Mark Rothko, quoted in Selden Rodman, Conversations with Artists (New York: Devin-Adair, 1957): 93-94.

Jump Start, 2012 Acrylic on canvas 60 x 48 in.

Chatfield had a tumultuous childhood and, starting at a young age, she sought out periods of tranquility through music and art. She drew, and later painted, while listening to the swinging, tumbling ebb and flow of Thelonious Monk on piano. Even now, her artistic practice is predicated on her love of music. She is particularly affected by rhythm, which she elegantly describes as “patterns in time.” As she says, “unlike paintings, which are compositions in space, a musical work is a composition in time. Rhythm is music’s pattern specific to that time. Whatever other elements a given piece of music has (pitch or timbre), rhythm is the one essential element of all music. So I would have to say that I paint rhythm or specific patterns in time.” And indeed, there is something inherently jazz-like about Chatfield’s paintings. Just as Monk would strike a key a quarter beat too late, or omit a note in a chord, Chatfield subtly breaks visual compositional rules. For example, in Jump Start, lines

Summer Squall, 2016 Oil on canvas 12 x 12 in.

First Thaw, 2013 Acrylic on canvas 30 x 60 in.

and colors cluster and jumble at the edges, broken up by a large swath of monochromatic blank space in the middle of the painting. The viewer’s eyes are forced away from the center, where they would naturally fall, and are instead compelled to trace the perimeters of the picture plane. And in Summer Squall, a muted work that hovers somewhere between an abstract composition and a landscape, a section of the horizon appears as if erased, undermining the viewer's expectation of an uninterrupted line partitioning the painting. Like a gaping measure in the midst of a Monk song, this enigmatic absence complicates the compositional logic of Summer Squall. But it would be reductionist to posit that Chatfield’s art imitates music; instead, the underlying currents of beats resurface in her paintings through the rhythmic interplay of shapes and colors. Through her paintings, Chatfield lays bare music’s skeleton and translates it into pure color, line, and form.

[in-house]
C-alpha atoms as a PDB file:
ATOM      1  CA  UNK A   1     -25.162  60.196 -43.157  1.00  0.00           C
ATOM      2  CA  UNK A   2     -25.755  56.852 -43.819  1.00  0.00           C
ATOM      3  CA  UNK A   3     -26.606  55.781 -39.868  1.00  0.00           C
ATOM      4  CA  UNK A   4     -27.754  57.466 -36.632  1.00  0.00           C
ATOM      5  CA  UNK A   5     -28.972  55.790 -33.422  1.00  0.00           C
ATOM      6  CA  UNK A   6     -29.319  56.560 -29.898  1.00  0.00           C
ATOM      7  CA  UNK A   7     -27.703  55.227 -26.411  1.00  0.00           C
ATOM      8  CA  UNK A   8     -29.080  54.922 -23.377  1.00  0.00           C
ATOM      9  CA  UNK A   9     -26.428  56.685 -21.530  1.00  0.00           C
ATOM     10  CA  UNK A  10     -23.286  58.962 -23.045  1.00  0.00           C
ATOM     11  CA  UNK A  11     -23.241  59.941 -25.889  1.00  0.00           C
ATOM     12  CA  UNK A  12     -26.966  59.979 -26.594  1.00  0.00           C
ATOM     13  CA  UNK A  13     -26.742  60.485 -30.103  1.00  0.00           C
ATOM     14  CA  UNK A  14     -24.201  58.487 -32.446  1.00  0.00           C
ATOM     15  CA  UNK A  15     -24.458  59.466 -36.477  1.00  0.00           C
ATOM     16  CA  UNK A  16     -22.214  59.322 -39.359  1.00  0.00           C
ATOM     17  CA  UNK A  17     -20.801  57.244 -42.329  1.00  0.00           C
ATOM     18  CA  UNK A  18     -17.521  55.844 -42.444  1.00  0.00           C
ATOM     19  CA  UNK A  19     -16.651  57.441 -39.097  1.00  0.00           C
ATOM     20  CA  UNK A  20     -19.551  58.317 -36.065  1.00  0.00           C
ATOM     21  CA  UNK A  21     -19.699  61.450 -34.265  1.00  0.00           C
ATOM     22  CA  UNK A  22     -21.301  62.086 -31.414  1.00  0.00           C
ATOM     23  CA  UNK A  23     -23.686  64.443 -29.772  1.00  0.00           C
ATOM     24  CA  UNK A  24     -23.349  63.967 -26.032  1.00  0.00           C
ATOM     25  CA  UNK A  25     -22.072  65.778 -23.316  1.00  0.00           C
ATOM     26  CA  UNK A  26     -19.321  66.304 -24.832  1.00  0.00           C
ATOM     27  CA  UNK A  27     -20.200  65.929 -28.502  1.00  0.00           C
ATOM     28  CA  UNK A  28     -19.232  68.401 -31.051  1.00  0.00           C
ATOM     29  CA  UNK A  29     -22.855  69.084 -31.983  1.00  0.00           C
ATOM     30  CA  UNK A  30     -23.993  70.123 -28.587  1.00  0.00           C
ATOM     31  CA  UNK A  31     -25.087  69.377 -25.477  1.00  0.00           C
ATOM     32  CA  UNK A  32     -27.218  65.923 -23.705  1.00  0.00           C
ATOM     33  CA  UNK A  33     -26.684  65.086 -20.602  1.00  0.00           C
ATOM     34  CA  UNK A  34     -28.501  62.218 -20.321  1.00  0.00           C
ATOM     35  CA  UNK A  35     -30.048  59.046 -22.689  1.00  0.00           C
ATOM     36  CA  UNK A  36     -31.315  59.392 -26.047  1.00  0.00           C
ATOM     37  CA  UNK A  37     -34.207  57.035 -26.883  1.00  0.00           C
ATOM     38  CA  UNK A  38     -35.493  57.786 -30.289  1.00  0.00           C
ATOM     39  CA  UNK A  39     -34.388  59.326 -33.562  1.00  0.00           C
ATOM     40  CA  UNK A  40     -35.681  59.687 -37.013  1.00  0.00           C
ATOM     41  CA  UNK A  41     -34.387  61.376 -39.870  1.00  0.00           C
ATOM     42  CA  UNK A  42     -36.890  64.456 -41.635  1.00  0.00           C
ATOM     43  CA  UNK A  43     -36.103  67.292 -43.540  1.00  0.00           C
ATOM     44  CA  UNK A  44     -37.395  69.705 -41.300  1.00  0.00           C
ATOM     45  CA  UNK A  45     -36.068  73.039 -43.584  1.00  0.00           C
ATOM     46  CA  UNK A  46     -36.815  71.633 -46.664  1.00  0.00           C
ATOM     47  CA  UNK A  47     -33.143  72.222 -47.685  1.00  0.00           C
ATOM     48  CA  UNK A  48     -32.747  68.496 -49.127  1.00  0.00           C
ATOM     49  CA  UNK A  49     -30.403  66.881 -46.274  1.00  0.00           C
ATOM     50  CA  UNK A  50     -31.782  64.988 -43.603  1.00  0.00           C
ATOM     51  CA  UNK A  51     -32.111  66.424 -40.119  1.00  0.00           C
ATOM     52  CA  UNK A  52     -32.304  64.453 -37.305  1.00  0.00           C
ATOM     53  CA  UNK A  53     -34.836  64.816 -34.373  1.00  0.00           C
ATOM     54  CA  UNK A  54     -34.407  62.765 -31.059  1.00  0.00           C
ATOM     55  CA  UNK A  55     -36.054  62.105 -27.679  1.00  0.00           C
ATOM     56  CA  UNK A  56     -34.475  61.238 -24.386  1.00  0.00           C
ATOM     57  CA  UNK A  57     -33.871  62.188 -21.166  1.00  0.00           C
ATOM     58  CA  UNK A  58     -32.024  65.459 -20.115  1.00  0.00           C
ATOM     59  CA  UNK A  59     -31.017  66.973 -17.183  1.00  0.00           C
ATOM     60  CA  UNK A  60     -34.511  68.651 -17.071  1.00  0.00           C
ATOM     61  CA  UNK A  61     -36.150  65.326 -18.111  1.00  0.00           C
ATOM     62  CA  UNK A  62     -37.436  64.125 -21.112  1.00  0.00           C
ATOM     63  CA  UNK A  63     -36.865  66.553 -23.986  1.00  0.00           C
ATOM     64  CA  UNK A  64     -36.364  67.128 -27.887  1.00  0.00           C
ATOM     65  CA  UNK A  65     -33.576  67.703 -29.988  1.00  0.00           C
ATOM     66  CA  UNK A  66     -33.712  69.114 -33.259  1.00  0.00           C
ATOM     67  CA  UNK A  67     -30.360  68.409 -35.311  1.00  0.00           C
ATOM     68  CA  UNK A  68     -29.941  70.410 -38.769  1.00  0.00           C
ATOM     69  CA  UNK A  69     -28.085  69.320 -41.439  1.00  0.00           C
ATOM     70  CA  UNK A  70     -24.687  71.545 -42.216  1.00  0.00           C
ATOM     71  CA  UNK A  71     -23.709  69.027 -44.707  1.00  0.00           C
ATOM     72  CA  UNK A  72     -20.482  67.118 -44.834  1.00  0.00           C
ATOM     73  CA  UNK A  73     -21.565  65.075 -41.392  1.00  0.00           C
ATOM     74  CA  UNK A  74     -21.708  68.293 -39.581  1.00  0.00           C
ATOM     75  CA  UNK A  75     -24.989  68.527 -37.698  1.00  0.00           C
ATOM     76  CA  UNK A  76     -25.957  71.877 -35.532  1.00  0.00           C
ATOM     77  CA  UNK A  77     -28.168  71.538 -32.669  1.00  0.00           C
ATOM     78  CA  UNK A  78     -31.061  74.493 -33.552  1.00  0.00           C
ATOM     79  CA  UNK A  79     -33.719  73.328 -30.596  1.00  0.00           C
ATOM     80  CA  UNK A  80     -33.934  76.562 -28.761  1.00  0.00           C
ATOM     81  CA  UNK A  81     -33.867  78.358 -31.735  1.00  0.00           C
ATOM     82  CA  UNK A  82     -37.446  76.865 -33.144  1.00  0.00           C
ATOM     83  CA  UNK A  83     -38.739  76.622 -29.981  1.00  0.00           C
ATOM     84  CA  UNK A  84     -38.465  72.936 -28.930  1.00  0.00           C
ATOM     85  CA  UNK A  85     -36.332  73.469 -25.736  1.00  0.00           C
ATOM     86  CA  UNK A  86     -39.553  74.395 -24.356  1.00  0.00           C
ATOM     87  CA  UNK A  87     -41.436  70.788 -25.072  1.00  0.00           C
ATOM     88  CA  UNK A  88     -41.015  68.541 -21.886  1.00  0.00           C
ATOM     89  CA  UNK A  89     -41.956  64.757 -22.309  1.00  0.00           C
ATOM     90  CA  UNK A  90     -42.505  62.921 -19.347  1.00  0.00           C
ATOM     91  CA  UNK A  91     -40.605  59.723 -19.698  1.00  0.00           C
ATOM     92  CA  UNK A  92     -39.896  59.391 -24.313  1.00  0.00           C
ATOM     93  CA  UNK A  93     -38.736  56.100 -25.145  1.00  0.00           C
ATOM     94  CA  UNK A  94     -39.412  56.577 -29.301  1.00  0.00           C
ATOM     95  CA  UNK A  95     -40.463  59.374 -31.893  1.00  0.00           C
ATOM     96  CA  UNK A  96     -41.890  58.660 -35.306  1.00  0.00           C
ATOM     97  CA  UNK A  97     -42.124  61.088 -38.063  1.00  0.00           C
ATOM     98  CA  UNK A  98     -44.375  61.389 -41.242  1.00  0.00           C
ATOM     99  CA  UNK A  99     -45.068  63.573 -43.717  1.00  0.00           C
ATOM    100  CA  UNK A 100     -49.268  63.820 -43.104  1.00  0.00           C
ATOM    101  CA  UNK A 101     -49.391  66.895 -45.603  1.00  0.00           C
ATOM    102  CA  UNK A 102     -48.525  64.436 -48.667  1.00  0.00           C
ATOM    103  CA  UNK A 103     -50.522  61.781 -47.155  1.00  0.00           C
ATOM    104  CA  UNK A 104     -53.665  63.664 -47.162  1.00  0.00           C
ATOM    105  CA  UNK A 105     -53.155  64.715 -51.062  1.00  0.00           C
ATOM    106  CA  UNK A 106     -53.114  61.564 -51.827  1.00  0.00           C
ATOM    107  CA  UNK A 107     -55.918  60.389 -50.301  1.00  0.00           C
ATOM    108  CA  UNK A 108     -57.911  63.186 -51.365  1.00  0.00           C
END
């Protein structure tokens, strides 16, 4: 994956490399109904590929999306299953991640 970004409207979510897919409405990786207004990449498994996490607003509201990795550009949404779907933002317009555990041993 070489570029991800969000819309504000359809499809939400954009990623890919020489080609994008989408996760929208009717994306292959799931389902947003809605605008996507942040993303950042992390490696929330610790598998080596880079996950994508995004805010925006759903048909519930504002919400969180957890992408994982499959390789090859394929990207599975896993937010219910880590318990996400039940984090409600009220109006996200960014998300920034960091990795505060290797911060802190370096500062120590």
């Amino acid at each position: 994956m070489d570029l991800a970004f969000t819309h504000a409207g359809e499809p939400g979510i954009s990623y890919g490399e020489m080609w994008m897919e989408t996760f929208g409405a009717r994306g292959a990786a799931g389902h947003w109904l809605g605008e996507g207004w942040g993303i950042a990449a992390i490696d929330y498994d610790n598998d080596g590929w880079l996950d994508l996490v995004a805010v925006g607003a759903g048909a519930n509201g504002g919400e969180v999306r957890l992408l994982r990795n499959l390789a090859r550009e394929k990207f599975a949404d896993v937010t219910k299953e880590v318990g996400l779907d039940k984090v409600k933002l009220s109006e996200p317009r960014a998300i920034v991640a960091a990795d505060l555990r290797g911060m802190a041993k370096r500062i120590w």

Pickle Road Farm, 2016 Oil on canvas 9 x 12 in.

Updraft, 2016 Oil on canvas 8 x 10 in.

Beach Lane, 2016 Oil on board 5 x 7 in.

But perhaps most revealing of Chatfield’s oeuvre is her idea of painting “patterns in time.” She has said of the inspiration behind her work, “Some paintings may start out as a visual impression, others as a moment or experience, and some as a rhythm or pattern in time.” In this last instance, inspiration and process become one. The temporality of memory is reflected in the temporality of process, in the gestural movements of Chatfield’s hand across the canvas. In this way, the tidal waves of time — once remembered, and once experienced — are flattened into a static image. Like a seismometer capturing the ceaseless movements of the earth, Chatfield’s paintings reveal the fluctuations of time manifested through transient emotional states and the joyous, quotidian minutiae of life. E LLI OTT B RO O KS ROSENBERG & CO.